I fully agree that as teams win more games, the increase in revenue goes up faster. However, why should this team effect carry over to players? A team at 85 wins is highly motivated to spend more money in order to get to 90 or 95 wins, but why should it pass on that increase in revenue to specific players? If there’s a premium on paying a stud (and having a hole at another position), why not just save some money by paying two lesser players for the same total production? I realize the better the team, the more value there is in consolidating production into one player (roster size is limited) but that effect is pretty small — even the Yankees have holes.
(Also, the Yankees are a big outlier, in many ways — your wins vs. revenue graph in the book clearly shows five points all in the upper right corner — the Yankees. Ignoring them, it’s much less clear that the best fit curve should be nonlinear.)
2) By taking total “wins” added and dividing them among free agent contracts, it assumes the yintercept is 0, which biases the estimates.”
Not clear on this one — why is it bad that someone who is adding nothing to the team is worth no money? Sorry, just unclear… (Maybe it’s our likely differing of opinion of what “adding nothing” means.)
“These first two problems result in bizarre estimates on the extremes: why 1/3 of the league can be worth negative dollars and Ben Zobrist can be worth $40 million (thereby, challenging the assumption used to build the model that teams are rationally valuing players).”
And only about 15% of players are worth more than $1M. That’s about three runs below what FG calls replacement level. In 100 PAs, that’s about .030 points of wOBA, or a .270 wOBA instead of a .300 wOBA from a rep level player. Certainly well within the large fluctuations we observe in player performance over small samples. Just because someone plays worse than replacement level doesn’t mean their actual talent level was worse than replacement level.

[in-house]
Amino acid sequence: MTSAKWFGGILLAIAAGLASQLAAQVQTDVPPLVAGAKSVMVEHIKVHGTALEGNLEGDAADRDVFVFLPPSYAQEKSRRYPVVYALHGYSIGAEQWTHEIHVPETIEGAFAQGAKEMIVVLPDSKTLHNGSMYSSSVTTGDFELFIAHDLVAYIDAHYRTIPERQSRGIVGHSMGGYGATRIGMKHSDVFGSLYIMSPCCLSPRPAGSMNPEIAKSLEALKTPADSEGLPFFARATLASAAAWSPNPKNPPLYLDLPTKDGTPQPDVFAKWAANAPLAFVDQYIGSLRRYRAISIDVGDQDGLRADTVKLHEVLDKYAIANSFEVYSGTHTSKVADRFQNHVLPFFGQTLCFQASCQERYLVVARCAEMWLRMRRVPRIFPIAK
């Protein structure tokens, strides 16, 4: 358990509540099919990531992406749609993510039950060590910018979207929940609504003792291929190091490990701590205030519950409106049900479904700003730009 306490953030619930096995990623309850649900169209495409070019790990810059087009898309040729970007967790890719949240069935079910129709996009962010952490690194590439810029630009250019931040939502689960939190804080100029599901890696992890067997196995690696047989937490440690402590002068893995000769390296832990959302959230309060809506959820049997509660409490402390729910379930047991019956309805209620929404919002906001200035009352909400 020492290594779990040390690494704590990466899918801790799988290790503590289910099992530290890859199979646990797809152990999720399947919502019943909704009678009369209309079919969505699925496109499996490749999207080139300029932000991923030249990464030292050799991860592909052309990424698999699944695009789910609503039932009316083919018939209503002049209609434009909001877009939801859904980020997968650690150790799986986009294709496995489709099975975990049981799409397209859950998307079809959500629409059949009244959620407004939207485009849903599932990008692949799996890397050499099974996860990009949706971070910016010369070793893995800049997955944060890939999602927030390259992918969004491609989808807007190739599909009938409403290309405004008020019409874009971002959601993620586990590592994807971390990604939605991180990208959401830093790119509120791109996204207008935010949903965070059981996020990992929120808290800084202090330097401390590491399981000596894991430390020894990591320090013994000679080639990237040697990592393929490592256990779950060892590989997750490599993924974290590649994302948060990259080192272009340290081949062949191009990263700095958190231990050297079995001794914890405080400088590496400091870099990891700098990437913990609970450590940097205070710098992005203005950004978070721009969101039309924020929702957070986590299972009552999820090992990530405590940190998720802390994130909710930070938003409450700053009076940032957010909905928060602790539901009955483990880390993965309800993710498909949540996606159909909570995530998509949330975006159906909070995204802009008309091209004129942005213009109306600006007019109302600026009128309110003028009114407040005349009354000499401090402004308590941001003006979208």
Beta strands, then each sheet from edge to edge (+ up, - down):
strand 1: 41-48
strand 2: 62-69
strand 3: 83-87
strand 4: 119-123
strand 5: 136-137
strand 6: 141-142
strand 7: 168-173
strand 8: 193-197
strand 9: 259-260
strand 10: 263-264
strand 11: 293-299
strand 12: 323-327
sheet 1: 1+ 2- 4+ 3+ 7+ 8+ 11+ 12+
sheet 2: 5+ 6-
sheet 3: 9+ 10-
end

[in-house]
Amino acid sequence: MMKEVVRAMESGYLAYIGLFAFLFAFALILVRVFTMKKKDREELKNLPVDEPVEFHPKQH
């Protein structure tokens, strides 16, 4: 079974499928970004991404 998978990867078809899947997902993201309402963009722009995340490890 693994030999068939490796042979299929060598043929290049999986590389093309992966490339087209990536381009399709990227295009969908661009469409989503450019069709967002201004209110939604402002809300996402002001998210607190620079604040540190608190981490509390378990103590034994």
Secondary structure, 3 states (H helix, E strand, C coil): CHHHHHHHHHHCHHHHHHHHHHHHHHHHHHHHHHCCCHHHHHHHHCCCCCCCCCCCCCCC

Ben Zobrist is a bit unfair of an example. In 2009 he had as many fWAR as Albert Pujols — is it so hard to believe that Pujols’ season might have fetched nearly $40M on the open market? The problem people have with Zobrist is that they didn’t think he was actually as good as Pujols. A few reasons for that — one, he didn’t have the track record, and two, a ton of his value came from fielding which is both underappreciated and was probably overrated by fielding metrics. People were mostly disagreeing that Zobrist was as good as Fangraphs said he was, not that the conversion of his production into dollars was crazy.